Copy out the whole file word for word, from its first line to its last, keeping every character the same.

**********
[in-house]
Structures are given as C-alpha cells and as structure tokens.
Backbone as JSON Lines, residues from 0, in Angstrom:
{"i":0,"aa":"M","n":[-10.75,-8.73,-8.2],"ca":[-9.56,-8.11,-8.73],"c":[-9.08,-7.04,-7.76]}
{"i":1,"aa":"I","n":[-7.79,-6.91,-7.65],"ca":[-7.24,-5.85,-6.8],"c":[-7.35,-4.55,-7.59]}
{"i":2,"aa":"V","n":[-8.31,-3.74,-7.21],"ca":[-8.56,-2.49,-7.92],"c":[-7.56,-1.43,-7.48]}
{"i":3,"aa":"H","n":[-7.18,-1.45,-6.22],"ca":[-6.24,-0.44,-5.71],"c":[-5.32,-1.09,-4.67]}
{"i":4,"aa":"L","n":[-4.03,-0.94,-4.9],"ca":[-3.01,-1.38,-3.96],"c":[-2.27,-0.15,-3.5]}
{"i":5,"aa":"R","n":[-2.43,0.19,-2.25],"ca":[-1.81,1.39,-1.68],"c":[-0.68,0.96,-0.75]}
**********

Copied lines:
[in-house]
Structures are given as C-alpha cells and as structure tokens.
Backbone as JSON Lines, residues from 0, in Angstrom:
{"i":0,"aa":"M","n":[-10.75,-8.73,-8.2],"ca":[-9.56,-8.11,-8.73],"c":[-9.08,-7.04,-7.76]}
{"i":1,"aa":"I","n":[-7.79,-6.91,-7.65],"ca":[-7.24,-5.85,-6.8],"c":[-7.35,-4.55,-7.59]}
{"i":2,"aa":"V","n":[-8.31,-3.74,-7.21],"ca":[-8.56,-2.49,-7.92],"c":[-7.56,-1.43,-7.48]}
{"i":3,"aa":"H","n":[-7.18,-1.45,-6.22],"ca":[-6.24,-0.44,-5.71],"c":[-5.32,-1.09,-4.67]}
{"i":4,"aa":"L","n":[-4.03,-0.94,-4.9],"ca":[-3.01,-1.38,-3.96],"c":[-2.27,-0.15,-3.5]}
{"i":5,"aa":"R","n":[-2.43,0.19,-2.25],"ca":[-1.81,1.39,-1.68],"c":[-0.68,0.96,-0.75]}